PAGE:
Building the Twenty-First Century Hospital

Published May 1, 2002

The only thing changing more than the weather this time of year is technology. The rapid developments made recently in high-tech health care are revolutionizing hospitals through advancements in medicine, surgical techniques, and computerized procedures.

Although technology is the most obvious driver of health care facility design changes today, others include an increased sensitivity to patient and family; a desire to provide amenities, services, comfort, and convenience; and the realities of limited reimbursements.

In with the Outpatient: Trend #1

With the invention and approval of minimally invasive surgeries, patients increasingly find themselves walking in and out of the hospital in the same day. Surgeries that once spanned a doctor’s entire shift have been simplified by modern technology. Because these surgeries are less straining on patients’ bodies, recovery times are shorter.

What does this mean for health care facilities nationwide? Fewer beds. According to the AHA Annual Survey Database, outpatient visits were up 20.3 percent in 1998, compared to 1994.

Due to great strides in telemedicine, and its ability to transport critical patient data effectively and at lightning speeds, many small outlying or suburban hospital facilities have become largely diagnostic and outpatient-oriented.

“The hospital infrastructure has gone through a major rethinking of space allocations,” says Andrew Alt, vice president and project executive for Jeffrey M. Brown Associates Inc. in New York City. Areas that previously functioned as medical records rooms, darkrooms for x-ray development, etc. have all but vanished, driven into obsolescence by the computer and the Information Age.

Flexibility and Efficiency: Trend #2

As times change, so does technology. With so many new developments coming to light every day, health care facilities must be ready to accommodate whatever the future holds. As reimbursements become tighter and tighter, not only is flexibility paramount, but efficiency is key.

“One of the things that’s happening as a result of the staff efficiency issue is … an erosion of departmental boundaries. We’re beginning to see hospitals designed around the clinical pathway of the patient,” says H. Ralph Hawkins, executive vice president of HKS Inc., Dallas.

By designing facilities so that medical support services are in close proximity, patients will not be routed all over the hospital for treatment. When staff is cross-trained, personnel can be utilized in more than one area during downtimes, maximizing their ability to provide quality care in the most efficient manner.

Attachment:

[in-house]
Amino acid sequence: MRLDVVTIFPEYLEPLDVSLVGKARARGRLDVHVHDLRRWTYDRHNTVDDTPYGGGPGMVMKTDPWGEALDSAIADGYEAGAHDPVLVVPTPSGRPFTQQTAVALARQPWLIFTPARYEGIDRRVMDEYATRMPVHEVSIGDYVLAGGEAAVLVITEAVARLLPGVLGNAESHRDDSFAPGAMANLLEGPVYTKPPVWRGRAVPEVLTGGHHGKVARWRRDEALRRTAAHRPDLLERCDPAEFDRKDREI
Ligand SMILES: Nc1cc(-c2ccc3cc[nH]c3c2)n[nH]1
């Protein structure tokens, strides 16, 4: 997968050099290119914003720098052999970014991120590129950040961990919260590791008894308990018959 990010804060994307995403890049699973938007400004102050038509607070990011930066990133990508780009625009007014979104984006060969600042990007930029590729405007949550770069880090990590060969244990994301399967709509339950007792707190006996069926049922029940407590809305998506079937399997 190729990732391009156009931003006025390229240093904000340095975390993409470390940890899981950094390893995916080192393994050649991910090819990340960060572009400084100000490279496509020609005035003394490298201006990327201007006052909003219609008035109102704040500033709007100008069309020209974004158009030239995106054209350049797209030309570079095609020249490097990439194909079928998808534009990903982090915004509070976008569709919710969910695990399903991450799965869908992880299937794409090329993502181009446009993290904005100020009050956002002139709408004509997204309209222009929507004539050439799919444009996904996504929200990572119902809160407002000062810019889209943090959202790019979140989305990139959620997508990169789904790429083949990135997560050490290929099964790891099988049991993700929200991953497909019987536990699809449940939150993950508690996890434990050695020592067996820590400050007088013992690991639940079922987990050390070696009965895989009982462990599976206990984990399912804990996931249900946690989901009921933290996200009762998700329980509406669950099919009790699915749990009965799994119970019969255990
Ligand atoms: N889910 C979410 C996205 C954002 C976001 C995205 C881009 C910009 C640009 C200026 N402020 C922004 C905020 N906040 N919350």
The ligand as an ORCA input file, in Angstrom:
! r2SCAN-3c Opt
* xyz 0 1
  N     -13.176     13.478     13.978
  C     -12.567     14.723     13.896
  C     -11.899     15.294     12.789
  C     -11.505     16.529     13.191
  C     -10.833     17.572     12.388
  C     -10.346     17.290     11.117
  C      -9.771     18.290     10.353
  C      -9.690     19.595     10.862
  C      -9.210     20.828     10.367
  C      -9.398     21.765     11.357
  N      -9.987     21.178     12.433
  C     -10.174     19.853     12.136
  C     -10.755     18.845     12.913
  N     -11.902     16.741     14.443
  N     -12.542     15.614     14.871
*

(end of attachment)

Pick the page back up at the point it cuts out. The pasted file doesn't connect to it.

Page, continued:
While it is impossible to predict with certainty what is on the horizon for health care, providers everywhere are leaning on facilities professionals to do just that. The design of new facilities must be more flexible than the hospitals of old. Universal patient rooms, designed to accept any type of patient at any time, are proof of this.

According to John L. Castorina, vice president of RTKL Associates Inc. in Irving, Texas, “Acuity levels are getting higher, so we’re trying to design patient care areas to be flexible enough to handle any profile of patient at any time.” Larger, single-patient rooms are becoming the standard and are fitted with the equipment and services necessary to treat varying acuity levels.

Home-Like Environments: Trend #3

Click your heels together three times and repeat, “There’s no place like the hospital.”

Okay, so going to the hospital isn’t exactly a trip to the Land of Oz. It’s cold; it’s sterile; it’s uninviting—right? Wrong!

Health care facilities today are doing as much as possible to nullify this stigma, including taking hints from the other commercial buildings industry that considers “home away from home” its motto: hospitality. “Nobody seems to hesitate going into the lobby of a nice hotel,” says C. Daniel Wardrop, director of health facilities for Morris Architects in Houston.

The following characteristics have been shown to increase the level of comfort for both patients and their families:

  • low-wavelength colors that have a calming effect;
  • differentials in ceiling heights in both public spaces and patient rooms;
  • views into exterior courtyards and gardens;
  • larger windows;
  • single-patient rooms instead of semi-private units;
  • upholstered furniture, such as three-seat couches and loveseats;
  • plants; and
  • aquariums.